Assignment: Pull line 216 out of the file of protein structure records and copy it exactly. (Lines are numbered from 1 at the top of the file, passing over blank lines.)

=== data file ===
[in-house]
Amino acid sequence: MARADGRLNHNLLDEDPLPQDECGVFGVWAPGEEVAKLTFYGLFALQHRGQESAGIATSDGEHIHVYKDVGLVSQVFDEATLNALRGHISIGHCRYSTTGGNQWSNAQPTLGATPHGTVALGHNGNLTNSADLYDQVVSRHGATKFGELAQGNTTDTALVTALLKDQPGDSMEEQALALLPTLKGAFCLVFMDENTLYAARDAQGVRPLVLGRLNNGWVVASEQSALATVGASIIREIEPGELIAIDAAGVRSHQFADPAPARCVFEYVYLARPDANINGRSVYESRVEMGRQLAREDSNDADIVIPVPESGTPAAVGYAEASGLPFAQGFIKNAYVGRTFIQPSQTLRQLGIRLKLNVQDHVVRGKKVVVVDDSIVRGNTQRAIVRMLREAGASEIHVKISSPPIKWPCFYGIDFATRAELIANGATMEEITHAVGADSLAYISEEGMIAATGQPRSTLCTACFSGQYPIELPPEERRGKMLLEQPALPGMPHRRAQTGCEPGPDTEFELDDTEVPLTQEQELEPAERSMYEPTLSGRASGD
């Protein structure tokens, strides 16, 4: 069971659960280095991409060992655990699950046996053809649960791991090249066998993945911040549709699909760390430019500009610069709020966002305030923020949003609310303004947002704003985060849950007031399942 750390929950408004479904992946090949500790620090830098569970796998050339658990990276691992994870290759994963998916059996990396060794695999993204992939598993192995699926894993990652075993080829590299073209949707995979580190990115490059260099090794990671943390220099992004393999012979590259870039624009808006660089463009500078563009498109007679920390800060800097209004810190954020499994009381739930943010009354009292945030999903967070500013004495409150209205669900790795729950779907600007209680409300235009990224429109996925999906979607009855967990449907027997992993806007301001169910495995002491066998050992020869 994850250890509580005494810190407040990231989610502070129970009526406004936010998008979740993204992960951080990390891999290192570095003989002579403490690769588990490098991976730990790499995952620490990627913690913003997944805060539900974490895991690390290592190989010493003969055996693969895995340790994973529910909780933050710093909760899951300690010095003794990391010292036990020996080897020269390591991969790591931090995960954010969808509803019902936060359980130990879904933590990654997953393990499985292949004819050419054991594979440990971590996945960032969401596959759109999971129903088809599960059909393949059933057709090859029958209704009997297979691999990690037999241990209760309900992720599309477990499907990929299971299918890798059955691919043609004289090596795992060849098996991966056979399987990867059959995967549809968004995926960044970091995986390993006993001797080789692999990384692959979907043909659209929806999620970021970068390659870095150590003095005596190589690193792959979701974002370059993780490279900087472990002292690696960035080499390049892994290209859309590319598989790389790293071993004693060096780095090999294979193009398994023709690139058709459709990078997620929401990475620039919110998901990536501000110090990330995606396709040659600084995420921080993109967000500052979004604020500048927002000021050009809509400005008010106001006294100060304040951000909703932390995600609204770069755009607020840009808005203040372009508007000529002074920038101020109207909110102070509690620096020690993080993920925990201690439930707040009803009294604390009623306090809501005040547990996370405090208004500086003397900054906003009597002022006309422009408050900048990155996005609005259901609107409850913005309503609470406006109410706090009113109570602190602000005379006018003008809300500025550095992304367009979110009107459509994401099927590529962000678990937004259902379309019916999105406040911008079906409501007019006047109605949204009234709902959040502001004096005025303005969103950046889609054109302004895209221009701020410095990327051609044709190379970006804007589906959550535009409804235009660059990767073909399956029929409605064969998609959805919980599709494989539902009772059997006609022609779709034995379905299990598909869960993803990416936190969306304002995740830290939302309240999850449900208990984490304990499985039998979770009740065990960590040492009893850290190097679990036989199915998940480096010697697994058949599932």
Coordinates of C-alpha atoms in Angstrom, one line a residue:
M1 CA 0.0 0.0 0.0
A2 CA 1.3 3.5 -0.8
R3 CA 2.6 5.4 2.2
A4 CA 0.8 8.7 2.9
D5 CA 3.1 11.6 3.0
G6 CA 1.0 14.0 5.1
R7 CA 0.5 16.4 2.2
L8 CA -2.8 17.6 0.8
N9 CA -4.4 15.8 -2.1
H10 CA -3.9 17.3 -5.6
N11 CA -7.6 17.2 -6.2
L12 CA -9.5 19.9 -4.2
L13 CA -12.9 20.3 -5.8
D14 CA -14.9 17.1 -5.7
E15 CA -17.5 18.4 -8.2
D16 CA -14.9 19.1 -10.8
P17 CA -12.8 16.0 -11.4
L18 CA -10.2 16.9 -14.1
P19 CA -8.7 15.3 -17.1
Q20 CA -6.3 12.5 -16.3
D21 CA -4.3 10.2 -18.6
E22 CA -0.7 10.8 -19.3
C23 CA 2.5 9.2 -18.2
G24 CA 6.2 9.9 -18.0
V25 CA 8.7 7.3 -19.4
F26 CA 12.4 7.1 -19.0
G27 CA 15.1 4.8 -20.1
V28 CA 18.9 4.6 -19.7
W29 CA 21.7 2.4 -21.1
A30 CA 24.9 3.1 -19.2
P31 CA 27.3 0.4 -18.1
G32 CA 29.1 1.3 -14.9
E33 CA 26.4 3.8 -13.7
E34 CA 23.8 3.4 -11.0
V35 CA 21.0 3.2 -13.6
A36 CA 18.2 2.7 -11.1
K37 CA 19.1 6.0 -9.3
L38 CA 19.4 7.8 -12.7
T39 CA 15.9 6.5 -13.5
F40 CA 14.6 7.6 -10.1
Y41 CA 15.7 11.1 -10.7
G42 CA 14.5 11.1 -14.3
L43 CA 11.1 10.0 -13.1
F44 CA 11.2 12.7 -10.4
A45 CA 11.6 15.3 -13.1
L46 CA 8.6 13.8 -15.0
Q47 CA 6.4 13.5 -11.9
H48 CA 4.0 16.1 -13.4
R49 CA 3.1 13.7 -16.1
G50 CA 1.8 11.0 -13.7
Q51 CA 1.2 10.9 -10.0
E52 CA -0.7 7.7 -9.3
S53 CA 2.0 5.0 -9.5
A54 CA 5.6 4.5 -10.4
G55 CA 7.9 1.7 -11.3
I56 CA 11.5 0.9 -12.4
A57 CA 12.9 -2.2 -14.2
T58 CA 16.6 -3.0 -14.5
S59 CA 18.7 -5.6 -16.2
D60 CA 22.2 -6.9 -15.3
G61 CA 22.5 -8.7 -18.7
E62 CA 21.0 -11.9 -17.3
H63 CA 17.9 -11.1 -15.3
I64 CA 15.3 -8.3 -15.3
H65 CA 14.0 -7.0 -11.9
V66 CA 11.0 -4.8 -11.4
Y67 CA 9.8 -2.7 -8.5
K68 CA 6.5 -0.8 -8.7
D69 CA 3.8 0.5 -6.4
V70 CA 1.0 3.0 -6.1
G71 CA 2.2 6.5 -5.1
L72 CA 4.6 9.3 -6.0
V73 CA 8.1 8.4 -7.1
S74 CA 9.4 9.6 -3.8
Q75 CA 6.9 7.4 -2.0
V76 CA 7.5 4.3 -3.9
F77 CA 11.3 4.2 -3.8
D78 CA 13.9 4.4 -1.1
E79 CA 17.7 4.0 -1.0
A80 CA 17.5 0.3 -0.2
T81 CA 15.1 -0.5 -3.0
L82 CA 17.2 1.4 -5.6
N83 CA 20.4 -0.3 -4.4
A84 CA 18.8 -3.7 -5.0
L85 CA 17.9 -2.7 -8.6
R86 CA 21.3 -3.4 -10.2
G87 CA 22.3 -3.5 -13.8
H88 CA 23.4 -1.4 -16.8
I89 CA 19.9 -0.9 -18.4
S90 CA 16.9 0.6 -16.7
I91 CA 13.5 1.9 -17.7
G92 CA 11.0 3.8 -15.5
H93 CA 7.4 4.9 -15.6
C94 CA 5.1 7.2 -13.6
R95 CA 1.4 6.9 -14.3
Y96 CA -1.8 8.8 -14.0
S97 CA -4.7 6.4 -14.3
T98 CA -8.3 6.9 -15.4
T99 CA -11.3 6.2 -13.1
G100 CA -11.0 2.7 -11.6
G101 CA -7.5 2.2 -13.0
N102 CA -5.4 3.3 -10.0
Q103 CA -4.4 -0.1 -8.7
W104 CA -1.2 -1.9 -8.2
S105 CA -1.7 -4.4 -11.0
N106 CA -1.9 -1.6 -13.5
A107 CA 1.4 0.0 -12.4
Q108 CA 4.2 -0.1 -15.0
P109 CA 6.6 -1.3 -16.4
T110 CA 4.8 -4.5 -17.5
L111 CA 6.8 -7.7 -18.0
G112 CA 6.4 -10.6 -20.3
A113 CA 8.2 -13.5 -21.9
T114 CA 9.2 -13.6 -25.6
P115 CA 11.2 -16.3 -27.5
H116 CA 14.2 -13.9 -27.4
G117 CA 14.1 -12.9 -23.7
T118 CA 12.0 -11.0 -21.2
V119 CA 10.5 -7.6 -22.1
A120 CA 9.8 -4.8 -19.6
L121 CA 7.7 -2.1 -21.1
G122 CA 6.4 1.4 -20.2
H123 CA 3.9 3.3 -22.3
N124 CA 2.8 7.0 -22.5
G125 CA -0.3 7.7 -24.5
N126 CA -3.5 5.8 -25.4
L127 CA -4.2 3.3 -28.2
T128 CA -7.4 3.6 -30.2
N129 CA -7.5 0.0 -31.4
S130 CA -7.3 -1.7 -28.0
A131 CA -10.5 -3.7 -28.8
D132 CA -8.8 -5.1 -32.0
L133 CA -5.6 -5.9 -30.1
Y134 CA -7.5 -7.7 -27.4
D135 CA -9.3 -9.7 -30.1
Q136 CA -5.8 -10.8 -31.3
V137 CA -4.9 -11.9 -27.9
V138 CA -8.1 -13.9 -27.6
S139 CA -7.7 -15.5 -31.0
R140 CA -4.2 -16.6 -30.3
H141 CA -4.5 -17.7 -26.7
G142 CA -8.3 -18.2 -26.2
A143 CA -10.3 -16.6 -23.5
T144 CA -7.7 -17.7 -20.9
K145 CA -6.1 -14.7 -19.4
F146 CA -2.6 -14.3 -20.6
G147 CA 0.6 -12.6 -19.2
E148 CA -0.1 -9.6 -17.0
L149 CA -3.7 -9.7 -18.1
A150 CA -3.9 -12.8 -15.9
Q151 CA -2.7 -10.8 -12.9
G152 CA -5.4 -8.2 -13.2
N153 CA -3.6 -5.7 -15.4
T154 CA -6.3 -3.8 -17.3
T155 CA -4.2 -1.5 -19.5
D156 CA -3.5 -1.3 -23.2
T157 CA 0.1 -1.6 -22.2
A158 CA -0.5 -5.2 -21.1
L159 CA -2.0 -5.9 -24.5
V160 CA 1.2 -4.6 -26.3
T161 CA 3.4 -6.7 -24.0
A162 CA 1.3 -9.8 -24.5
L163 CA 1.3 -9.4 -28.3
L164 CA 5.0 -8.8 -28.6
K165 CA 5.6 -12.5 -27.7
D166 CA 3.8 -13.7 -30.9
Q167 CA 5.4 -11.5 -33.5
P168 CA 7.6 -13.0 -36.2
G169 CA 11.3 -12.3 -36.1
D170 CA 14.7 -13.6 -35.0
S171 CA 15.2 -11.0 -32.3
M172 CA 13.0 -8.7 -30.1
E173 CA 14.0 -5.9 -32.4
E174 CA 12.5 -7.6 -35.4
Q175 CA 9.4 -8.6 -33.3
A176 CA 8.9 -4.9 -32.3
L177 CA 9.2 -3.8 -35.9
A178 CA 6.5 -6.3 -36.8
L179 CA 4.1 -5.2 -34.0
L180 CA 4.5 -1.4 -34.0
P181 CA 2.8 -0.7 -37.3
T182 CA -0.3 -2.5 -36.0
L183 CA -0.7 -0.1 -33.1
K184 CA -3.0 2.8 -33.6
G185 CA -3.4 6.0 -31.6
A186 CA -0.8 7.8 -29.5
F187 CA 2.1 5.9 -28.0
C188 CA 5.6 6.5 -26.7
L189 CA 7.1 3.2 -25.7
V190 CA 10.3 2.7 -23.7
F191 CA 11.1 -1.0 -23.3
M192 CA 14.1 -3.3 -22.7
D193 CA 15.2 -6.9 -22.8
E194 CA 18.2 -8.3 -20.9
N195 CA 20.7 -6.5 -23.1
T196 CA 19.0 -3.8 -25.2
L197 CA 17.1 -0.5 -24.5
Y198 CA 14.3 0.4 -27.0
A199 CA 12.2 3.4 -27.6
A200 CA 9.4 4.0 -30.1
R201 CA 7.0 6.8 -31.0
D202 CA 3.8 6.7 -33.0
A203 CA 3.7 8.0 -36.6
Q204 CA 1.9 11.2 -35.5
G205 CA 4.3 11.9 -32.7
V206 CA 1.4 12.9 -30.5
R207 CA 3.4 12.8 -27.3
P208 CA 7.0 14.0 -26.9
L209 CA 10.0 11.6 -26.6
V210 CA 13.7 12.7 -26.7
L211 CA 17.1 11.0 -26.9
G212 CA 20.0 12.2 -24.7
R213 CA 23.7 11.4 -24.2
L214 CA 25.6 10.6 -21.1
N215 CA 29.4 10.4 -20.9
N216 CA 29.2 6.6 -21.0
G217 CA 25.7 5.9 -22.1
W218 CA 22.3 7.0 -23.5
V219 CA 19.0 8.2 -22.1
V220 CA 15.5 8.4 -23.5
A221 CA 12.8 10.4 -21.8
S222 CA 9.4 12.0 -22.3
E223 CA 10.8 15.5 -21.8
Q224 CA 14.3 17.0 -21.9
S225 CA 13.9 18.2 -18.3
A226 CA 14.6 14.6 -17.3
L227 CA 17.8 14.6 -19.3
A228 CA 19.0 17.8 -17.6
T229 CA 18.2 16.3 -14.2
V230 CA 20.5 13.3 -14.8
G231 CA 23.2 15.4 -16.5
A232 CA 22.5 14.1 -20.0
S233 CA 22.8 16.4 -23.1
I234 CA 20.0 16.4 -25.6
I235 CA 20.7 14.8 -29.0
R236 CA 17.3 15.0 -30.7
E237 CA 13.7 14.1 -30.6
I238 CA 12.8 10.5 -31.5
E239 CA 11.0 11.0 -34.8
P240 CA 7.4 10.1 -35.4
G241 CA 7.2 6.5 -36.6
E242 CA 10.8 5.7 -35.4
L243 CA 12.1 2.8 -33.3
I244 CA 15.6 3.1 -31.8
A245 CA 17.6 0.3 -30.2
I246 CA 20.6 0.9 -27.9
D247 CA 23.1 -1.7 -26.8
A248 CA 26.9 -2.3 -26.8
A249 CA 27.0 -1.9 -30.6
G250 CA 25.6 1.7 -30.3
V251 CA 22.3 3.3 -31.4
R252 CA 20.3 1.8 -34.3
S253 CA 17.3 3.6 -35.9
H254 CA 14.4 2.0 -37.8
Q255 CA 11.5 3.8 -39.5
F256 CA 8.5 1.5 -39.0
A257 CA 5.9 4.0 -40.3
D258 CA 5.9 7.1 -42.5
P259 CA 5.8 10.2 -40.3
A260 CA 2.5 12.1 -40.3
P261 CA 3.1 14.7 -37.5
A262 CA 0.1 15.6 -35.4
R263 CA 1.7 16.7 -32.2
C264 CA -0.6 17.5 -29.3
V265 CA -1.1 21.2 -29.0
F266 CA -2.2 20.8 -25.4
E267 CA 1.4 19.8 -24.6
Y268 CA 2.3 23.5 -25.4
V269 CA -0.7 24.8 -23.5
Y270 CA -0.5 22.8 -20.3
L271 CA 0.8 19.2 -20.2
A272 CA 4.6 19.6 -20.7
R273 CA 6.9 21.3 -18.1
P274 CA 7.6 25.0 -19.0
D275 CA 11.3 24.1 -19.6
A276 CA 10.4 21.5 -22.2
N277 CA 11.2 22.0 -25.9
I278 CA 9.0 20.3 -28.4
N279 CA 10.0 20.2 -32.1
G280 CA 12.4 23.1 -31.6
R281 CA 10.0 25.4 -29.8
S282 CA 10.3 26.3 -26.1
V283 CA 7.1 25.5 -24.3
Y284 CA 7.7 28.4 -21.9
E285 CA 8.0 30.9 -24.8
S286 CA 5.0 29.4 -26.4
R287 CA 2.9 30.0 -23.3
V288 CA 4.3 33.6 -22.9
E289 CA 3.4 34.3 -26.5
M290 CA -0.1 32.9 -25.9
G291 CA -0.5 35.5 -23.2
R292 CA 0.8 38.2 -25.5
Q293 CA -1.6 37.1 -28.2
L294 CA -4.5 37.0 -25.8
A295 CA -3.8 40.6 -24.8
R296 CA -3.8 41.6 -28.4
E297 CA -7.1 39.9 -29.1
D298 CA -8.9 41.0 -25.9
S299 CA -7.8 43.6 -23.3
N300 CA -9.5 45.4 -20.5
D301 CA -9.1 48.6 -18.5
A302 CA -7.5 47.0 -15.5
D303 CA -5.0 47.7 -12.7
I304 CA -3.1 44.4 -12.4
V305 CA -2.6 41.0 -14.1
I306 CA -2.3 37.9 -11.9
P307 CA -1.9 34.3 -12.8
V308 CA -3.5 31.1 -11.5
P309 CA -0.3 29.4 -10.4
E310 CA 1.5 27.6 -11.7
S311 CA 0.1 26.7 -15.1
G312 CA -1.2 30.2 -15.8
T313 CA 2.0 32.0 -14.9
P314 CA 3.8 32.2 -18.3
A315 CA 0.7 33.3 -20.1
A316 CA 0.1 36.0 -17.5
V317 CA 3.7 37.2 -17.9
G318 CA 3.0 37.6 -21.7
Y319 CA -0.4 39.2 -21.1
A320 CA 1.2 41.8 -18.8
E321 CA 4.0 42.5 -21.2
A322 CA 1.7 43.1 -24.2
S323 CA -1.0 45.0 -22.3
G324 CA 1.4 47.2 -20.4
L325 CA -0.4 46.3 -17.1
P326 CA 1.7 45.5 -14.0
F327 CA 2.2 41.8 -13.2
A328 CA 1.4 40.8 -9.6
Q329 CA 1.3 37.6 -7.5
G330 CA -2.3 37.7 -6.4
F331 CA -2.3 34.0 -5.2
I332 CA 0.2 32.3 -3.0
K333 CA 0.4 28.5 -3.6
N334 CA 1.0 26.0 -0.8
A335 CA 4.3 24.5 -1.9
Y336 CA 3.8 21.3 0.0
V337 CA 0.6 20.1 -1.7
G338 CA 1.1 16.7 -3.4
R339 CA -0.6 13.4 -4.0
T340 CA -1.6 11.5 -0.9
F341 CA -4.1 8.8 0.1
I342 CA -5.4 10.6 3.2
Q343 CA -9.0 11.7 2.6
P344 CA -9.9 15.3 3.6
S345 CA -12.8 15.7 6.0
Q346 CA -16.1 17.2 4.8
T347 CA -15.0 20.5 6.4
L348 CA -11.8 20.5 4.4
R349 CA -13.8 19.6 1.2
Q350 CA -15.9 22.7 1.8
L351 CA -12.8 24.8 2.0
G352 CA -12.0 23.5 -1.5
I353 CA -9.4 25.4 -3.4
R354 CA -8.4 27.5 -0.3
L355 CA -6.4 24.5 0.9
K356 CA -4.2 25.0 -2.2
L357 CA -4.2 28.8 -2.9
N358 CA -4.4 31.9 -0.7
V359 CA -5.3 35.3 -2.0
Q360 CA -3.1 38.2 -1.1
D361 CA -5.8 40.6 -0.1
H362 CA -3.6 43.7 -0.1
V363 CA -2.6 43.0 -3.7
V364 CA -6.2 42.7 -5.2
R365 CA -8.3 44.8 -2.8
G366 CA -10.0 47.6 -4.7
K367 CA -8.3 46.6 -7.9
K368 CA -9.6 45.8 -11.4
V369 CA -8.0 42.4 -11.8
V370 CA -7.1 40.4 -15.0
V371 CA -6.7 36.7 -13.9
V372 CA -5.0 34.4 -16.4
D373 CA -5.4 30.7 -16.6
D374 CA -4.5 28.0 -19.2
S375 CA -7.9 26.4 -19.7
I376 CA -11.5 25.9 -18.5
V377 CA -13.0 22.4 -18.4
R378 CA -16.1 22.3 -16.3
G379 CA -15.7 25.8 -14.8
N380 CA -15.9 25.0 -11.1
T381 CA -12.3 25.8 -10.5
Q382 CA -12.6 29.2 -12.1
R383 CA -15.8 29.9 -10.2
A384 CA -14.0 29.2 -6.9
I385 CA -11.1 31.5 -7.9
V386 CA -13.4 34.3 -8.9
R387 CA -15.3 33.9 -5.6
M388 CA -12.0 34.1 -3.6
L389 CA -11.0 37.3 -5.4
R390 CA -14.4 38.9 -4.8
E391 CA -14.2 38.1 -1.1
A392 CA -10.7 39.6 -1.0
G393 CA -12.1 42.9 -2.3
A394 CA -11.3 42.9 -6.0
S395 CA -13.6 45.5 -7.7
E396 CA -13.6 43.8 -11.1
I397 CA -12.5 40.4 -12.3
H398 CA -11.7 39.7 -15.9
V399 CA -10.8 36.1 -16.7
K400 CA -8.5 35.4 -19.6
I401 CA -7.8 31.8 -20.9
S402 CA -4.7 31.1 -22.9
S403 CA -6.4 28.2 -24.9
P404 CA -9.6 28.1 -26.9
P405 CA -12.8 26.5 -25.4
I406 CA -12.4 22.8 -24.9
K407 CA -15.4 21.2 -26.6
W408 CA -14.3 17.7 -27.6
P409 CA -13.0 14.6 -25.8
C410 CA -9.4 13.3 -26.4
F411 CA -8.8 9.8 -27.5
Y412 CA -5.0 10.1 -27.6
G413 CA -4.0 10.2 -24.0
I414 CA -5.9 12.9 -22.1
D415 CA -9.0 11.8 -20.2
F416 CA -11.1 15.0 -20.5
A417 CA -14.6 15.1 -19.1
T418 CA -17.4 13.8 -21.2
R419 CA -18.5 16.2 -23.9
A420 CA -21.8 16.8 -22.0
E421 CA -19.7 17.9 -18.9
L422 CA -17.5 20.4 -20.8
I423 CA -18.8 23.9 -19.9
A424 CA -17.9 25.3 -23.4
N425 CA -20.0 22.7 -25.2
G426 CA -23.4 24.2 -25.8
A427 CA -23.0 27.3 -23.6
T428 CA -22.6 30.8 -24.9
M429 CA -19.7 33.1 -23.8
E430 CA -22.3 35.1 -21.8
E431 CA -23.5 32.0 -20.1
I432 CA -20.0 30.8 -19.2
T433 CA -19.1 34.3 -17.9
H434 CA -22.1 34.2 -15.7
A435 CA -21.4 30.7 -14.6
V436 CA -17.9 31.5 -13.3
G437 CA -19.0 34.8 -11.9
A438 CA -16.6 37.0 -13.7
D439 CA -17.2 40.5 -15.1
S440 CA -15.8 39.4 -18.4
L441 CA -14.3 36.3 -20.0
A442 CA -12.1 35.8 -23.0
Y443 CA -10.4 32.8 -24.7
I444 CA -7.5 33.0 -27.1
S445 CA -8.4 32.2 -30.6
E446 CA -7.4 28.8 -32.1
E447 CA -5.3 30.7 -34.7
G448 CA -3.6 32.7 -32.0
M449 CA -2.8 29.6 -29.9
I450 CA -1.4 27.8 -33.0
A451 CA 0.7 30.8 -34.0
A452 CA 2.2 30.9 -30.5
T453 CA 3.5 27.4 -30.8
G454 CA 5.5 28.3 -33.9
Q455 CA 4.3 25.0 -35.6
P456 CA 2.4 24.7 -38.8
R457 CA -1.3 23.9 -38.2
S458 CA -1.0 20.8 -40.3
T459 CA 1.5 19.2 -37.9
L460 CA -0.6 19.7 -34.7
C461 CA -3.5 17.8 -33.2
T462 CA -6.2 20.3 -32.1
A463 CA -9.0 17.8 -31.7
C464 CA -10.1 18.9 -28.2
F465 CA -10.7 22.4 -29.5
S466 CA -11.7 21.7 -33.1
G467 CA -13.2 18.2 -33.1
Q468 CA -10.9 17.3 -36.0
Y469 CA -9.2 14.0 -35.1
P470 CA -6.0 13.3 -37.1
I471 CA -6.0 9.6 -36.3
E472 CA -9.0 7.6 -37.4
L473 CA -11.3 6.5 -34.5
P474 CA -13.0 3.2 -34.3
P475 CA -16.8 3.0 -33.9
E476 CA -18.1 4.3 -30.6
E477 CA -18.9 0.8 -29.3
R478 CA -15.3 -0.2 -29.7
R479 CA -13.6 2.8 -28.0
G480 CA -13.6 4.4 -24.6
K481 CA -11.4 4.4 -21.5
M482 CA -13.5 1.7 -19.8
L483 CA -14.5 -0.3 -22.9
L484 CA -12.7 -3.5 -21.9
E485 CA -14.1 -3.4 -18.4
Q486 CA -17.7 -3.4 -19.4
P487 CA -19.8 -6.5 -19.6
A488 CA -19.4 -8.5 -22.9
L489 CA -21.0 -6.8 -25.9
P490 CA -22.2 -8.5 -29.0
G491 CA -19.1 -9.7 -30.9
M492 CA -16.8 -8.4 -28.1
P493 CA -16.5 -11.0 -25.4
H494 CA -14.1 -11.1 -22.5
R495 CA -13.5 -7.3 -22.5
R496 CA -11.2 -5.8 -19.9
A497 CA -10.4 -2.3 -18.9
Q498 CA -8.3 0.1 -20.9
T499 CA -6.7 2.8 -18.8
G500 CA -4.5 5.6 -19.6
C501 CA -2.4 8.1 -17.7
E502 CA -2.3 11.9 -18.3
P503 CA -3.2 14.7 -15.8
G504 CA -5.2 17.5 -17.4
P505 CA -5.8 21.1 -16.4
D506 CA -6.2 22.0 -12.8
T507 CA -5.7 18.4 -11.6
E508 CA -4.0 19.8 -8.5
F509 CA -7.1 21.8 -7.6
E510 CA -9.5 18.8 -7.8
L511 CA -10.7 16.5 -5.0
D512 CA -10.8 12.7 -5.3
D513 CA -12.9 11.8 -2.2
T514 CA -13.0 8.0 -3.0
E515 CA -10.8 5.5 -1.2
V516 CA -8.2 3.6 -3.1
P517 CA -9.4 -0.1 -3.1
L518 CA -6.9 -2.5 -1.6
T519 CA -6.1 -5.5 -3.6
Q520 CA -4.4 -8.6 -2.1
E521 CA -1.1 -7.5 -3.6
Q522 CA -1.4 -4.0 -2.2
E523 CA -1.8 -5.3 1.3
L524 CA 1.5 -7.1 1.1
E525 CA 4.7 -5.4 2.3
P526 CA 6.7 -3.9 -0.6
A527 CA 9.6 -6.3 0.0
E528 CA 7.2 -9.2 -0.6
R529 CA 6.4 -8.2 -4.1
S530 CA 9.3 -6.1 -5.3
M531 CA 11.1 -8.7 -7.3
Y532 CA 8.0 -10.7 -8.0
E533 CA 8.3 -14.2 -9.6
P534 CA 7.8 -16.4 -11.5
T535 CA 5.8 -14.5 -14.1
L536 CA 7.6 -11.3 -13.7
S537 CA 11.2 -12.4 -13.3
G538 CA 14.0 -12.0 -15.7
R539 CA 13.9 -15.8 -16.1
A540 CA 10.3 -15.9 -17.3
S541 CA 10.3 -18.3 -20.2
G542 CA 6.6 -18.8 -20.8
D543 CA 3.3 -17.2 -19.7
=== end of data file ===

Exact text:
G212 CA 20.0 12.2 -24.7